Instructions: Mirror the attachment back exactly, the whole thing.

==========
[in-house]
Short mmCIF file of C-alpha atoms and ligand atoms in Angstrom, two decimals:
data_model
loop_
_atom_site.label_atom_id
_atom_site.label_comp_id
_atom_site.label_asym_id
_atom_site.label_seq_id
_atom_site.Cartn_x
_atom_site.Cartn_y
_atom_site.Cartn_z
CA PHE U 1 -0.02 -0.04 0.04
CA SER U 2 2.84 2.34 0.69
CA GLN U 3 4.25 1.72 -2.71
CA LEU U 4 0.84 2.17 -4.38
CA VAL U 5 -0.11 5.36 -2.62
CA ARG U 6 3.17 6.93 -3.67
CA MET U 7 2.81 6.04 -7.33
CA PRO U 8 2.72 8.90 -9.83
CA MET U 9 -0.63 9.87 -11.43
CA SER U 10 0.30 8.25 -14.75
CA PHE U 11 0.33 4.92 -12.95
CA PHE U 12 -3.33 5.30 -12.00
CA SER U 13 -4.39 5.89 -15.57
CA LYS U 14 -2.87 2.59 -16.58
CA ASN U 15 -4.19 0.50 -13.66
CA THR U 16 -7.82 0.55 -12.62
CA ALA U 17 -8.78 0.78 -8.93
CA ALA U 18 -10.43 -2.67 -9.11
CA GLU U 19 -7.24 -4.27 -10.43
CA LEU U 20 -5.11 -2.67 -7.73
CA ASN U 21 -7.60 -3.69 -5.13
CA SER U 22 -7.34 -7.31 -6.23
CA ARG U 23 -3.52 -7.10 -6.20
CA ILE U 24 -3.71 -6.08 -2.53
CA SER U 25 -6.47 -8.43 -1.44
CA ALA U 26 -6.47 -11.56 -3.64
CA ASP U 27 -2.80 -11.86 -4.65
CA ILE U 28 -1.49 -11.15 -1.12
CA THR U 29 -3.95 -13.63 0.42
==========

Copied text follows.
[in-house]
Short mmCIF file of C-alpha atoms and ligand atoms in Angstrom, two decimals:
data_model
loop_
_atom_site.label_atom_id
_atom_site.label_comp_id
_atom_site.label_asym_id
_atom_site.label_seq_id
_atom_site.Cartn_x
_atom_site.Cartn_y
_atom_site.Cartn_z
CA PHE U 1 -0.02 -0.04 0.04
CA SER U 2 2.84 2.34 0.69
CA GLN U 3 4.25 1.72 -2.71
CA LEU U 4 0.84 2.17 -4.38
CA VAL U 5 -0.11 5.36 -2.62
CA ARG U 6 3.17 6.93 -3.67
CA MET U 7 2.81 6.04 -7.33
CA PRO U 8 2.72 8.90 -9.83
CA MET U 9 -0.63 9.87 -11.43
CA SER U 10 0.30 8.25 -14.75
CA PHE U 11 0.33 4.92 -12.95
CA PHE U 12 -3.33 5.30 -12.00
CA SER U 13 -4.39 5.89 -15.57
CA LYS U 14 -2.87 2.59 -16.58
CA ASN U 15 -4.19 0.50 -13.66
CA THR U 16 -7.82 0.55 -12.62
CA ALA U 17 -8.78 0.78 -8.93
CA ALA U 18 -10.43 -2.67 -9.11
CA GLU U 19 -7.24 -4.27 -10.43
CA LEU U 20 -5.11 -2.67 -7.73
CA ASN U 21 -7.60 -3.69 -5.13
CA SER U 22 -7.34 -7.31 -6.23
CA ARG U 23 -3.52 -7.10 -6.20
CA ILE U 24 -3.71 -6.08 -2.53
CA SER U 25 -6.47 -8.43 -1.44
CA ALA U 26 -6.47 -11.56 -3.64
CA ASP U 27 -2.80 -11.86 -4.65
CA ILE U 28 -1.49 -11.15 -1.12
CA THR U 29 -3.95 -13.63 0.42